Medical Association and Florida Cattleman Association.

I certify that I have read this study and that in my
opinion it conforms to acceptable standards of scholarly
presentation and is fully adequate, in scope and quality, as
a dissertation for the degree of Dgctqr of Philosophy.
Alfred M. Merritt, Chair
Professor of Veterinary
Medicine
I certify that I have read this study and that in my
opinion it conforms to acceptable standards of scholarly
presentation and is fully adequate, in scope and quality, as
a dissertation for the degree of Doctor of Philosophy.
i). g
Claus D. Buergelt
Professor of Veterinary
Medicine
I certify that I have read this study and that in my
opinion it conforms to acceptable standards of scholarly
presentation and is fully adequate, in scope and quality, as
a dissertation for the degree of Doctor of Philosophy.
Daryl Duss
Professor of Veterinary
Medicine
I certify that I have read this study and that in my
opinion it conforms to acceptable standards of scholarly
presentation and is fully adequate, in scope and quality, as
a dissertation for the degree of Doctor of Philosophy.
Associate Professor of
Veterinary Medicine

I certify that I have read this study and that in my
opinion it conforms to acceptable standards of scholarly
presentation and is fully adequate, in scope and quality, as
a dissertation for the degree of Doctor of Philosophy.
George A1 Gerencser
Professor of Physiology
I certify that I have read this study and that in my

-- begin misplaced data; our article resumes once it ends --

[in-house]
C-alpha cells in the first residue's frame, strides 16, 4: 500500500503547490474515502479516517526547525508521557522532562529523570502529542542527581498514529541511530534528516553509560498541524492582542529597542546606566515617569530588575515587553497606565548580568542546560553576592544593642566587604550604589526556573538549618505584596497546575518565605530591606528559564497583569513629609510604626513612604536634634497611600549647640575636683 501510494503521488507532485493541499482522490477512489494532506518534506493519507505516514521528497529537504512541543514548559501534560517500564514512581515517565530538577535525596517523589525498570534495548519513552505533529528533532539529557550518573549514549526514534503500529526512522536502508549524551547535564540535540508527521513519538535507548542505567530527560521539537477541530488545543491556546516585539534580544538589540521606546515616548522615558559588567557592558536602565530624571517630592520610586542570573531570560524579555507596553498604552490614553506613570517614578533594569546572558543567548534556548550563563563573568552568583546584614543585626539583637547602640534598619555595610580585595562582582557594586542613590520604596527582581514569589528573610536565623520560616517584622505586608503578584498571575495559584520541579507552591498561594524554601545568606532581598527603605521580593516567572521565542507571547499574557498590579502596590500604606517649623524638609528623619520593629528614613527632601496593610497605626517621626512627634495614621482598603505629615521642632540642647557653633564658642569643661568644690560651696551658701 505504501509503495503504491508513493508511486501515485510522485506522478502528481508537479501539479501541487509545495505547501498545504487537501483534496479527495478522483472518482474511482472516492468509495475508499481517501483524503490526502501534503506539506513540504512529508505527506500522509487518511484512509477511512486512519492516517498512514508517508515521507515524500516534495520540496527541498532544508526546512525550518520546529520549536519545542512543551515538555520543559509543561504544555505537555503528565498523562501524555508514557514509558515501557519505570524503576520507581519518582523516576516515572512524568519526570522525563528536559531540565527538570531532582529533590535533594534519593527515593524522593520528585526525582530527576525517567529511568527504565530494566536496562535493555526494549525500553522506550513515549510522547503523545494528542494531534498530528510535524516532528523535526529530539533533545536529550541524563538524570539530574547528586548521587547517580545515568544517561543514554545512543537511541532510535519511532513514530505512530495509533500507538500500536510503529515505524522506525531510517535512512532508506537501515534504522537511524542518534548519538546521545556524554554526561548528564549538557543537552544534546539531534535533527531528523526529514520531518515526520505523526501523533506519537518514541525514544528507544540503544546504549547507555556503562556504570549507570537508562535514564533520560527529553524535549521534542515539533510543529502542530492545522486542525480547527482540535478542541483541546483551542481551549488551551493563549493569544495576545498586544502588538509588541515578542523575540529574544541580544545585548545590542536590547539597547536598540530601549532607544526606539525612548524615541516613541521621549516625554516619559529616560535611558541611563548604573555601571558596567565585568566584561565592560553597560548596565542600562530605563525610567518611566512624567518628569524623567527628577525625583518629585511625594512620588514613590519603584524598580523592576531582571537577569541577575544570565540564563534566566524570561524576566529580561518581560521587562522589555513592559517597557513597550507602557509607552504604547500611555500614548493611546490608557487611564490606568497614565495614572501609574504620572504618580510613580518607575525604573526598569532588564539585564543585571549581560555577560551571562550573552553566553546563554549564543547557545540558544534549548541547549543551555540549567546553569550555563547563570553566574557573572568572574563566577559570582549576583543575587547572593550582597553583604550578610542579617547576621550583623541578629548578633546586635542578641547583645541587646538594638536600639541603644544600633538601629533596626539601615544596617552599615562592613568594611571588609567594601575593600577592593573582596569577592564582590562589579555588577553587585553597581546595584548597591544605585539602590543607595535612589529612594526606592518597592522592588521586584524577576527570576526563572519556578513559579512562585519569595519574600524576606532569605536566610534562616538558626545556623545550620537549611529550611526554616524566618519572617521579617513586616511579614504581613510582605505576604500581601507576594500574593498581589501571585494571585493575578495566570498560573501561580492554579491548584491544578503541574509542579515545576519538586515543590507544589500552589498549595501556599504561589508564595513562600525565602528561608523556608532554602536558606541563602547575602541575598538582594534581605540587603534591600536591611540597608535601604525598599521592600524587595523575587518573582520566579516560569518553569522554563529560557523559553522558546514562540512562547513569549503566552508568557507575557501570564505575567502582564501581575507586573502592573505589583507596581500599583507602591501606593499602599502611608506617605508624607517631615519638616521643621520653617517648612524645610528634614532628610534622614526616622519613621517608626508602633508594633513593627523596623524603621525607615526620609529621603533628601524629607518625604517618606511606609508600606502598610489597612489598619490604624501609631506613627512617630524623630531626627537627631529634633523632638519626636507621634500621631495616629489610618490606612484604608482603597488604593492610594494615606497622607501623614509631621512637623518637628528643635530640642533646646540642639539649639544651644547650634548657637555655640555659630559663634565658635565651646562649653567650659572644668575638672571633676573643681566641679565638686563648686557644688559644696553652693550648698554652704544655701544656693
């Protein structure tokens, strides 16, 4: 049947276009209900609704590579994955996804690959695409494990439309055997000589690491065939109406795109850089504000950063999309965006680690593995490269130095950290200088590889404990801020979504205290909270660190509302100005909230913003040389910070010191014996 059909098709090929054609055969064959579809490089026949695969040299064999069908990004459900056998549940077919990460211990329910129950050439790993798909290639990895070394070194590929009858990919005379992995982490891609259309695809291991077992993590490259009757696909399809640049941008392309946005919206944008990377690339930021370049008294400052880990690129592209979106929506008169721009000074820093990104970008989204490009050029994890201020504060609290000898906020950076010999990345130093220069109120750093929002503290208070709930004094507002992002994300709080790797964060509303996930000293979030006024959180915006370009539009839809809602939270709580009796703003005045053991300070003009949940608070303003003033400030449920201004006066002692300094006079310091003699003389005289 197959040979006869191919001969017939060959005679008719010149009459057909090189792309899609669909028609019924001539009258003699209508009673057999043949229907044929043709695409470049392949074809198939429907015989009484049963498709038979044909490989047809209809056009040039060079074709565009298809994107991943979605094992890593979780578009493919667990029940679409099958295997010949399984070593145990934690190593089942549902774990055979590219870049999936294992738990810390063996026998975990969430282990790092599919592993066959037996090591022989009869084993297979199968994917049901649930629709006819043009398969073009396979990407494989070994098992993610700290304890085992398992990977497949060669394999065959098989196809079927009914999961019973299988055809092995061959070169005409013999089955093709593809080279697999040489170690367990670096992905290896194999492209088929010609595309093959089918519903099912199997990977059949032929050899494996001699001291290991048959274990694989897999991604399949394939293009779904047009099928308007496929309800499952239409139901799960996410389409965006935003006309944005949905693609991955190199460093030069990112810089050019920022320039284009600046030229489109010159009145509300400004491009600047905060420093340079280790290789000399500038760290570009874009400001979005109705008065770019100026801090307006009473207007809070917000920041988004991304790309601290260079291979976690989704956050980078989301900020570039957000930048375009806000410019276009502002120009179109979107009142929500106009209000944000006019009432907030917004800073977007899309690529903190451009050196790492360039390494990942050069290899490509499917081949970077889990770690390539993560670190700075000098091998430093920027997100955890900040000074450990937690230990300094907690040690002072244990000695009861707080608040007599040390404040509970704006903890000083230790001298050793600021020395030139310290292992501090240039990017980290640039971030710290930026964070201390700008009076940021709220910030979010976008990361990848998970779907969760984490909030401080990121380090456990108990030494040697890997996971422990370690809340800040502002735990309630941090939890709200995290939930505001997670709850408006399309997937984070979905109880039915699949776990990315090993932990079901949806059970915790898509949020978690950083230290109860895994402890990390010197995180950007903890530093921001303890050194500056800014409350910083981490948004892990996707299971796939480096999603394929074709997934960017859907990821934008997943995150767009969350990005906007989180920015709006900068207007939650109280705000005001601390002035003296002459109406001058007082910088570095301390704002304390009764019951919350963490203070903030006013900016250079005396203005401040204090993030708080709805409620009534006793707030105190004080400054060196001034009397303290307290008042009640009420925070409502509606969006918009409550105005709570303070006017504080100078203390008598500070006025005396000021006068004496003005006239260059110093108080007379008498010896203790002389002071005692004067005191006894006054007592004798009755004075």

opinion it conforms to acceptable standards of scholarly
presentation and is fully adequate, in scope and quality, as
a dissertation for the degree of Doctor of Philosophy.
(C3 VTuvK,
Robert J. MacKay
Associate Professor of
Veterinary Medicine
This dissertation was submitted to the Graduate Faculty
of the College of Veterinary Medicine and to the Graduate
School and was accepted as partial fulfillment of the
requirements for the degree of Doctor of Philosophy.
May, 1997

AD
¡917
i Ml
UNIVERSITY OF FLORIDA
3 1262 08555 3351



211
82. Carter DC, Impicciatore M, Grossman MI. Effect of
Dimaprit on Gastric Acid Secretion in Conscious Cats.
Agents Actions. 1978; 8(5): 453-457.
83. Holm L, Jagare A. Histamine is Not Involved in
Pentagastrin-induced Gastric Mucosal Vasodilation in the
Rat. Am. J. Physiol. 1994; 266(lPtl): G55-G61.
84. Parsons ME. Histamine Receptors: an Overview.
Scand. J. Gastroenterol. Suppl. 1991; 180: 46-52.
85. Kohno S, Ogawa K, Nebe T, Yamamura H, Ohata K.
Dimaprit, a Histamine H2-agonist, Inhibits Anaphylactic
Histamine Releases from Mast Cells and the Decreased Release
is Restored by Thioperamide (H3-antagonist), but not by
Cimetidine (H2-antagonist). Jpn. J. Pharmacol. 1993;
62 (1) : 75-79.
86. Sharif NA, Su SX, Yanni JM. Emedastine: a Potent,
High Affinity Histamine Hl-receptor-selective Antagonist for
Ocular Use: Receptor Binding and Second Messenger Studies.
J. Ocul. Pharmacol. 1994; 10(4): 653-664.
87. Hofmeyr CFB. The Digestive System. In: Oehme FW,